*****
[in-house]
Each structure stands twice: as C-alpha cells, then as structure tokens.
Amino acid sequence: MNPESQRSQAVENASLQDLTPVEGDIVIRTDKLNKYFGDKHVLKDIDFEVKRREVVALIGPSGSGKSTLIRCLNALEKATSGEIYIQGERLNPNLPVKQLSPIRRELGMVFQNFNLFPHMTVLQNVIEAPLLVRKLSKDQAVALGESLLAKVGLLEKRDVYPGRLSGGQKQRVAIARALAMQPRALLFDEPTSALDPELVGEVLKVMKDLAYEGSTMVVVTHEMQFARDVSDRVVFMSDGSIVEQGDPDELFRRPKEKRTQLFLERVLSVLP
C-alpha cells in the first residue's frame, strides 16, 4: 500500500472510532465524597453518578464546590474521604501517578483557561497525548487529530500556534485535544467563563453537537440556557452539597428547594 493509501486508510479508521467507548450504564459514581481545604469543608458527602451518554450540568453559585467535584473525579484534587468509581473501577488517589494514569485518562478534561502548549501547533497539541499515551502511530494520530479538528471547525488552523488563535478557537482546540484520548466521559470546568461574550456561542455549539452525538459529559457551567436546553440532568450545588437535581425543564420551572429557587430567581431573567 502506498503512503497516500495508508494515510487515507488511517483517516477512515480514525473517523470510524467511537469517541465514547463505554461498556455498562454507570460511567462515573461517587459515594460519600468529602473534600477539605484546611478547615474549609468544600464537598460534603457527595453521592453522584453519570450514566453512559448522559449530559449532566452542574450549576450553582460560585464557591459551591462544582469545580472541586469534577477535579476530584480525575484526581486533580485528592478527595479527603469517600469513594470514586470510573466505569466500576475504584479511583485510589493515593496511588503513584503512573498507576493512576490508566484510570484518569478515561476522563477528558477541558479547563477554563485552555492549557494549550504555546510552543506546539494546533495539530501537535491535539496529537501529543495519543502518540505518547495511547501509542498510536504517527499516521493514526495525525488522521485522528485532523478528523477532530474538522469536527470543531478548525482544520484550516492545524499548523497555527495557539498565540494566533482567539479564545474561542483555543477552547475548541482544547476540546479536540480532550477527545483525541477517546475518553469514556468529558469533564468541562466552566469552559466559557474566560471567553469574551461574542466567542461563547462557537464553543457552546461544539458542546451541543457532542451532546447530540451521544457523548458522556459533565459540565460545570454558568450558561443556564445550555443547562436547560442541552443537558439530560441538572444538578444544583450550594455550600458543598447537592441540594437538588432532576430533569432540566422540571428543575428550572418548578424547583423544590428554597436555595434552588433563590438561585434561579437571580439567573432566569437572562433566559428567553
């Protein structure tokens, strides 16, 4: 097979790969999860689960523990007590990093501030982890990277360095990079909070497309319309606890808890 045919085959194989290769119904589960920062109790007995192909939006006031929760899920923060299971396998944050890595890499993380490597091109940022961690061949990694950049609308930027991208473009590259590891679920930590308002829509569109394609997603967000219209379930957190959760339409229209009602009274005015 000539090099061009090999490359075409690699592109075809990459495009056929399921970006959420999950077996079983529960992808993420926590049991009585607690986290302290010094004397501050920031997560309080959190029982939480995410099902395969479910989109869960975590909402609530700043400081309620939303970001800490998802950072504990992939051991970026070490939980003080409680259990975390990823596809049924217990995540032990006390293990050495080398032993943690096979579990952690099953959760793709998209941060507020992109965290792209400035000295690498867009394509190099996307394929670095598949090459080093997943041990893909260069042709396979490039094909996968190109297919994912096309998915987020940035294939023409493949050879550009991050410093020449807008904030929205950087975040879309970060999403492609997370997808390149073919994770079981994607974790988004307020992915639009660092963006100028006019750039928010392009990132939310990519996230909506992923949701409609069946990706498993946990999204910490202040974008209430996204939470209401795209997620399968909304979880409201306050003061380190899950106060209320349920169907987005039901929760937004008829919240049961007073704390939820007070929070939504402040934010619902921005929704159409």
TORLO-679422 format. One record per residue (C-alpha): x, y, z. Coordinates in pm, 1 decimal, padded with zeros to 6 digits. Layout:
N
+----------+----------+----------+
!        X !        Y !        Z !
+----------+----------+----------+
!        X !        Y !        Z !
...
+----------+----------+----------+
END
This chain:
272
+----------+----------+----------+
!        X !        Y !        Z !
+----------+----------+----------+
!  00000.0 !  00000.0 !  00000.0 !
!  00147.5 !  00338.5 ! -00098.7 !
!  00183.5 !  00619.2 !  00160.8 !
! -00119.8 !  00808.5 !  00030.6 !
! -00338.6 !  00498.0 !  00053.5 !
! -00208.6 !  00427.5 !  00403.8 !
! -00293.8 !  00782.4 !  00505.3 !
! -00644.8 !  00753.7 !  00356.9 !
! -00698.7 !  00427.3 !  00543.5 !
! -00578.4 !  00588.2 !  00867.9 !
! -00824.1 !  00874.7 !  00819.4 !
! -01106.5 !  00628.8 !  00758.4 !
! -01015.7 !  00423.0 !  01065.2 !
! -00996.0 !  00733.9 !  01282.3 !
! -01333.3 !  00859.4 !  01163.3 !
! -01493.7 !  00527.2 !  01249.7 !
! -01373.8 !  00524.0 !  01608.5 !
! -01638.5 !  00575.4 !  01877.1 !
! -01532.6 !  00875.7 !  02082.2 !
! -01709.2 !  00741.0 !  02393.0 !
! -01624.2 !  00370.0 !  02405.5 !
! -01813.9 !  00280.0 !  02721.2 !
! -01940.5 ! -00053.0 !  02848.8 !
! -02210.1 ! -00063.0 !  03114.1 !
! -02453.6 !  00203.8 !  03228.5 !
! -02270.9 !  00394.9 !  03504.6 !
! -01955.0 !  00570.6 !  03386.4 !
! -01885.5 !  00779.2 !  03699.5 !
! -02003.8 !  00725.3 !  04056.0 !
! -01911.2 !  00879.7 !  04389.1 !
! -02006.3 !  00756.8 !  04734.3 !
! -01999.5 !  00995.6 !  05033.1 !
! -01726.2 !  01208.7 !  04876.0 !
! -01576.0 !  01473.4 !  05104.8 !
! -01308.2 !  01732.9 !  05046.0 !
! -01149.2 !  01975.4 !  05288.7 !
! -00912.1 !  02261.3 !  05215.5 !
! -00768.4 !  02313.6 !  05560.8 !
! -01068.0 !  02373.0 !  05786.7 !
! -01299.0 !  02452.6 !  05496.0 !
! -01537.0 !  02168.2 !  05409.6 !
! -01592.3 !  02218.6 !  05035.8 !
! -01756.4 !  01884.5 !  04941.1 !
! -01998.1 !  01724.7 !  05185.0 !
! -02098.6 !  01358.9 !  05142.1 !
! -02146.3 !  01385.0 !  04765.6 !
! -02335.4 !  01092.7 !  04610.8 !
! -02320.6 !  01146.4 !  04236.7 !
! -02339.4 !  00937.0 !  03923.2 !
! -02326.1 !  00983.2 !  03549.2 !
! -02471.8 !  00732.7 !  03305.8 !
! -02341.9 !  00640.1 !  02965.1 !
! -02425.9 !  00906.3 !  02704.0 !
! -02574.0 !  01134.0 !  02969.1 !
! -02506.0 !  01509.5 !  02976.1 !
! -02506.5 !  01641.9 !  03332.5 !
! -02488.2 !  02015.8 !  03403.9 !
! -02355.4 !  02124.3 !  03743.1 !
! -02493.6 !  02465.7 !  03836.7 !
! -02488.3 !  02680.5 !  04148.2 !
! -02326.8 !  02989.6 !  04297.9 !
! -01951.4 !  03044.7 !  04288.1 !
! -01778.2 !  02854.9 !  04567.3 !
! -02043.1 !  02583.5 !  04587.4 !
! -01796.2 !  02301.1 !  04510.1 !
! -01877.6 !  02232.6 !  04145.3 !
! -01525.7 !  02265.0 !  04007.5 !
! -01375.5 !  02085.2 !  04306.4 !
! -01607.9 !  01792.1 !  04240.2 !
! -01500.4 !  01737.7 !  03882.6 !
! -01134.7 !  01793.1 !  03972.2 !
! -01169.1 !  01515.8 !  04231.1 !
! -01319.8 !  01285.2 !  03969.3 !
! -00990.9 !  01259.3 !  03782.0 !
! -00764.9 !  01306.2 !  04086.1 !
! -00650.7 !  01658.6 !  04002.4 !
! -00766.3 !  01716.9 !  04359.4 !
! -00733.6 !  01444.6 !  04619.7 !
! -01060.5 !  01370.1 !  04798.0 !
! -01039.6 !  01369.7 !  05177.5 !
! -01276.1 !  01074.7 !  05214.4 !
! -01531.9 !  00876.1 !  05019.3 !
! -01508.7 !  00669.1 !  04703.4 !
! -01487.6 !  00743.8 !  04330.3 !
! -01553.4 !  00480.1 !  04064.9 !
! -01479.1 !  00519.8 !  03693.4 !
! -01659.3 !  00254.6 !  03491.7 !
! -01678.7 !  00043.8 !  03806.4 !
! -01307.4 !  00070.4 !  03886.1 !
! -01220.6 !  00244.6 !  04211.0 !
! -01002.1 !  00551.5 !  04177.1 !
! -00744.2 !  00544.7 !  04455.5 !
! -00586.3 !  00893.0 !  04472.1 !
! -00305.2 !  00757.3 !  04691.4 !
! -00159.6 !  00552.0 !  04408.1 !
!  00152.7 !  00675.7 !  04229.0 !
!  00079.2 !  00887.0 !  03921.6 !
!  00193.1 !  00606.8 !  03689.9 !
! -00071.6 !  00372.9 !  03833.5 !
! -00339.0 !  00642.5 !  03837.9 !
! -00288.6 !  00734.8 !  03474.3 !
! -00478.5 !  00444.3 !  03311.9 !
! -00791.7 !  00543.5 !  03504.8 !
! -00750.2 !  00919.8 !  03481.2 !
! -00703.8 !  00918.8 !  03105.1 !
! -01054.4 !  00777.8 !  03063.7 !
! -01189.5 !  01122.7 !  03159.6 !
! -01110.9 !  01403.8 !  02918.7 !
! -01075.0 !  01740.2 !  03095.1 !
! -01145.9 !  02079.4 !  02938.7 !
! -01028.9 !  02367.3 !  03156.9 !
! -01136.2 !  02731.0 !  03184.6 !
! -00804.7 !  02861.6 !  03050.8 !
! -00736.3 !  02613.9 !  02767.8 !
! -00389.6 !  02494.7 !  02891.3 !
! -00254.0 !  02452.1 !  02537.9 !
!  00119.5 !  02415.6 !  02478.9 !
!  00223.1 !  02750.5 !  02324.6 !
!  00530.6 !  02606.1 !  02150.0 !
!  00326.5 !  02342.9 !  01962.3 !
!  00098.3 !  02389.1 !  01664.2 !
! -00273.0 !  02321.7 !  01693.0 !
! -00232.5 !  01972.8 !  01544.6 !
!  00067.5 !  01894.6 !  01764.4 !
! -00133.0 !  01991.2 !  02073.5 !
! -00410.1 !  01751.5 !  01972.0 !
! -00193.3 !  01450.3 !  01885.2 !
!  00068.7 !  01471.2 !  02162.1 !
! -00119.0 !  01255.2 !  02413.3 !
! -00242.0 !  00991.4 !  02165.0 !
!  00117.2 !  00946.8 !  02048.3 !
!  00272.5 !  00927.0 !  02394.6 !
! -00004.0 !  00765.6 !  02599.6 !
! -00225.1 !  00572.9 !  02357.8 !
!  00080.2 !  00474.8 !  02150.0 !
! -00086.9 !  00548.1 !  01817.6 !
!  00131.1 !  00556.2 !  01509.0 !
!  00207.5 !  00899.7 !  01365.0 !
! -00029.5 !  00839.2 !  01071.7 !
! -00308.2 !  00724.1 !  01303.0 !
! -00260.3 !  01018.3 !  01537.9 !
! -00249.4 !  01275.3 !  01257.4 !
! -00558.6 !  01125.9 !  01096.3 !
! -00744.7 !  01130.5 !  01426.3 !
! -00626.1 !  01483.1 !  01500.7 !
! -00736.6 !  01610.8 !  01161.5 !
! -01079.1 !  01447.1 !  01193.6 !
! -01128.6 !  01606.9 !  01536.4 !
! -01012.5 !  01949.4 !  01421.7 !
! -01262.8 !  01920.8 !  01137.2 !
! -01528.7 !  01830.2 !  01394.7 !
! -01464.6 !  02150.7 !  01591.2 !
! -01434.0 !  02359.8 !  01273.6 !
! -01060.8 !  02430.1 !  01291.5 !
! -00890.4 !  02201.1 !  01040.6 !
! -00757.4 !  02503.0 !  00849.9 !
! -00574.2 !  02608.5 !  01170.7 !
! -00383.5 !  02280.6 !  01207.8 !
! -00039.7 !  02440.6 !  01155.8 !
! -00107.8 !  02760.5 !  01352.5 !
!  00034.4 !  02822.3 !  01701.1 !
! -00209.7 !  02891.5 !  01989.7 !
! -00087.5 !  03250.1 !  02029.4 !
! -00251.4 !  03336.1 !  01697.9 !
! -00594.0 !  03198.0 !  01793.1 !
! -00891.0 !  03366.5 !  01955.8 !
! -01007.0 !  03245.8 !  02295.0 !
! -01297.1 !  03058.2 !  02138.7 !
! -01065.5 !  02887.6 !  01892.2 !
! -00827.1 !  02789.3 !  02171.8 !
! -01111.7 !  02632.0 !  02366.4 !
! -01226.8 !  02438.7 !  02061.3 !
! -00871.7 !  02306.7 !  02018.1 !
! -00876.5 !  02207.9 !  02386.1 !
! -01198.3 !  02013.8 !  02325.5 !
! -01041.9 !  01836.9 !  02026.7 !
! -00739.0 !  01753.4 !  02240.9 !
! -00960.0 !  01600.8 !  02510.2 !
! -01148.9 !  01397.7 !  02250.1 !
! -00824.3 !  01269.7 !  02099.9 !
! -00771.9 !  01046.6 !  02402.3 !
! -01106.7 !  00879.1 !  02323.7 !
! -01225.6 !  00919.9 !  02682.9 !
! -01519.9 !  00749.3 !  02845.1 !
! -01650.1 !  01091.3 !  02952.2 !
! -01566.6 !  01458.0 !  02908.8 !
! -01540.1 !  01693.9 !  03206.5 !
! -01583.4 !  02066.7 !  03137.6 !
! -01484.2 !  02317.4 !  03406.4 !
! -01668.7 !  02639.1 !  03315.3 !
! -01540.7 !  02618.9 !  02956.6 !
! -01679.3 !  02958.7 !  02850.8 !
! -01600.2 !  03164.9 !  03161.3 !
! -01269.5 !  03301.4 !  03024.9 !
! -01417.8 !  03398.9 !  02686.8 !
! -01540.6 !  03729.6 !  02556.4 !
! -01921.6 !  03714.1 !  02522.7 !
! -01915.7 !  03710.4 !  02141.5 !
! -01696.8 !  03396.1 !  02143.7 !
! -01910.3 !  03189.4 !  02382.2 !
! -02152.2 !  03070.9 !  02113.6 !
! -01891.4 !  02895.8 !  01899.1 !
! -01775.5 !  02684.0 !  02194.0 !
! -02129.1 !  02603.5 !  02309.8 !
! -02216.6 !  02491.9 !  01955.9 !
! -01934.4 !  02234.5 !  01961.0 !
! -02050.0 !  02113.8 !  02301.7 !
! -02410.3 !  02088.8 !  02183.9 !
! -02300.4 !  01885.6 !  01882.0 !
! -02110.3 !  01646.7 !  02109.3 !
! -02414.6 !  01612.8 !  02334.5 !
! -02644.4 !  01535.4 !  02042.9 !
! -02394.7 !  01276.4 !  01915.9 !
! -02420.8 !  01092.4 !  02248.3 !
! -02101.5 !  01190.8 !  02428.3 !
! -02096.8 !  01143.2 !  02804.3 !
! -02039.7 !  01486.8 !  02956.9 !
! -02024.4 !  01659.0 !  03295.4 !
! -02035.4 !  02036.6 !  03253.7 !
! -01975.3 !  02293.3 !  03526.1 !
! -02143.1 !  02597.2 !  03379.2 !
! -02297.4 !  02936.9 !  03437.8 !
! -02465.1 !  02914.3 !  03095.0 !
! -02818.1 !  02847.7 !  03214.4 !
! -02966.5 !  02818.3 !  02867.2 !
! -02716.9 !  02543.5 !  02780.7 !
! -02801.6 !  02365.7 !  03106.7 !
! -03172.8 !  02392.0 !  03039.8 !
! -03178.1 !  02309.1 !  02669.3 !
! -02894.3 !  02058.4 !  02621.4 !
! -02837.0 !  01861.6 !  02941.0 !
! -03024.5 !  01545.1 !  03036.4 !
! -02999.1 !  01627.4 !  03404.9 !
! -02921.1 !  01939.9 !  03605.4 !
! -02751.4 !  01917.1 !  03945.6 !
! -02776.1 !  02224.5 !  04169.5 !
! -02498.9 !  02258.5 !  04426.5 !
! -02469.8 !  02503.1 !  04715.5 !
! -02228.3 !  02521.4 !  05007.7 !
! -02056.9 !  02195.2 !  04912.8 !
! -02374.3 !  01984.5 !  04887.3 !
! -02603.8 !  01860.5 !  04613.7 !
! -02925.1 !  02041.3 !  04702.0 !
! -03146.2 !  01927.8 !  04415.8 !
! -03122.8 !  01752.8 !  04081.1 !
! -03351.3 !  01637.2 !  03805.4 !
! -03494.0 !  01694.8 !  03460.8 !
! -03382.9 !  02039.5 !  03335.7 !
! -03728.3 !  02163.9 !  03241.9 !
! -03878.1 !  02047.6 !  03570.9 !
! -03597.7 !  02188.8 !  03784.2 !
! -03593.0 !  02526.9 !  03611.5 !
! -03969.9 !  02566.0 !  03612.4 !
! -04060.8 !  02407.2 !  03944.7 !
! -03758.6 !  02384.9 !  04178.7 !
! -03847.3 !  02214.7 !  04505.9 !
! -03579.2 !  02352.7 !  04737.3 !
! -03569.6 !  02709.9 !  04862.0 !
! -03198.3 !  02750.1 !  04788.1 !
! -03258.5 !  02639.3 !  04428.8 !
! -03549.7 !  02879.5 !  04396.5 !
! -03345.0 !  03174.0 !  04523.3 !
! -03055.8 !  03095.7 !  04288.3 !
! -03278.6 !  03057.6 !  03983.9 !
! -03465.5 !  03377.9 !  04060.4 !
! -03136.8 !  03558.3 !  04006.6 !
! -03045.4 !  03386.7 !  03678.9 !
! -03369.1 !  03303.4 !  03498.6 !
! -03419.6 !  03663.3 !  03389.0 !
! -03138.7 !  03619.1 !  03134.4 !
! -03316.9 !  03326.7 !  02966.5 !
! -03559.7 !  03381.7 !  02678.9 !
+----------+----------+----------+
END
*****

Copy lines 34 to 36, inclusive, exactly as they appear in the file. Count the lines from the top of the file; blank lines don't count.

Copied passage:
! -01333.3 !  00859.4 !  01163.3 !
! -01493.7 !  00527.2 !  01249.7 !
! -01373.8 !  00524.0 !  01608.5 !